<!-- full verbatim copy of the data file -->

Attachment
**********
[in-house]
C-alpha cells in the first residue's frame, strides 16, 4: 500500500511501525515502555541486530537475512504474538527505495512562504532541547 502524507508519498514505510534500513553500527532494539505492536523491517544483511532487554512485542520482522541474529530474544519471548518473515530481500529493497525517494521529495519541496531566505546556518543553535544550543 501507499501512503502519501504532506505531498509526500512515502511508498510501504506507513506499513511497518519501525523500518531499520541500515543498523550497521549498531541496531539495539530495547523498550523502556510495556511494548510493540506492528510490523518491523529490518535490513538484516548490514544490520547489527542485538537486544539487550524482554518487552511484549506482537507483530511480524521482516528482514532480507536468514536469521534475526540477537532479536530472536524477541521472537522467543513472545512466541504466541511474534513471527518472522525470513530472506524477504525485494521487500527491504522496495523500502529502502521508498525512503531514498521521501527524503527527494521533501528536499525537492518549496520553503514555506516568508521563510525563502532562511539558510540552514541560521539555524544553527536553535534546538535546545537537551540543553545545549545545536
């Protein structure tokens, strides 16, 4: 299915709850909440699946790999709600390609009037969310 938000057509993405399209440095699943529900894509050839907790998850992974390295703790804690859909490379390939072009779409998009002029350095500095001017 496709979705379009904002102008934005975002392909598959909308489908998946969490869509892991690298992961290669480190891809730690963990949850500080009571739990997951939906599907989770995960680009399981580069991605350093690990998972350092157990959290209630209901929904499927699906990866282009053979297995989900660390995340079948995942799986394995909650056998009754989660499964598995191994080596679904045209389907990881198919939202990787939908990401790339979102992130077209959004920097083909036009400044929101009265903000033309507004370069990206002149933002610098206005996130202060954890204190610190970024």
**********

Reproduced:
[in-house]
C-alpha cells in the first residue's frame, strides 16, 4: 500500500511501525515502555541486530537475512504474538527505495512562504532541547 502524507508519498514505510534500513553500527532494539505492536523491517544483511532487554512485542520482522541474529530474544519471548518473515530481500529493497525517494521529495519541496531566505546556518543553535544550543 501507499501512503502519501504532506505531498509526500512515502511508498510501504506507513506499513511497518519501525523500518531499520541500515543498523550497521549498531541496531539495539530495547523498550523502556510495556511494548510493540506492528510490523518491523529490518535490513538484516548490514544490520547489527542485538537486544539487550524482554518487552511484549506482537507483530511480524521482516528482514532480507536468514536469521534475526540477537532479536530472536524477541521472537522467543513472545512466541504466541511474534513471527518472522525470513530472506524477504525485494521487500527491504522496495523500502529502502521508498525512503531514498521521501527524503527527494521533501528536499525537492518549496520553503514555506516568508521563510525563502532562511539558510540552514541560521539555524544553527536553535534546538535546545537537551540543553545545549545545536
């Protein structure tokens, strides 16, 4: 299915709850909440699946790999709600390609009037969310 938000057509993405399209440095699943529900894509050839907790998850992974390295703790804690859909490379390939072009779409998009002029350095500095001017 496709979705379009904002102008934005975002392909598959909308489908998946969490869509892991690298992961290669480190891809730690963990949850500080009571739990997951939906599907989770995960680009399981580069991605350093690990998972350092157990959290209630209901929904499927699906990866282009053979297995989900660390995340079948995942799986394995909650056998009754989660499964598995191994080596679904045209389907990881198919939202990787939908990401790339979102992130077209959004920097083909036009400044929101009265903000033309507004370069990206002149933002610098206005996130202060954890204190610190970024």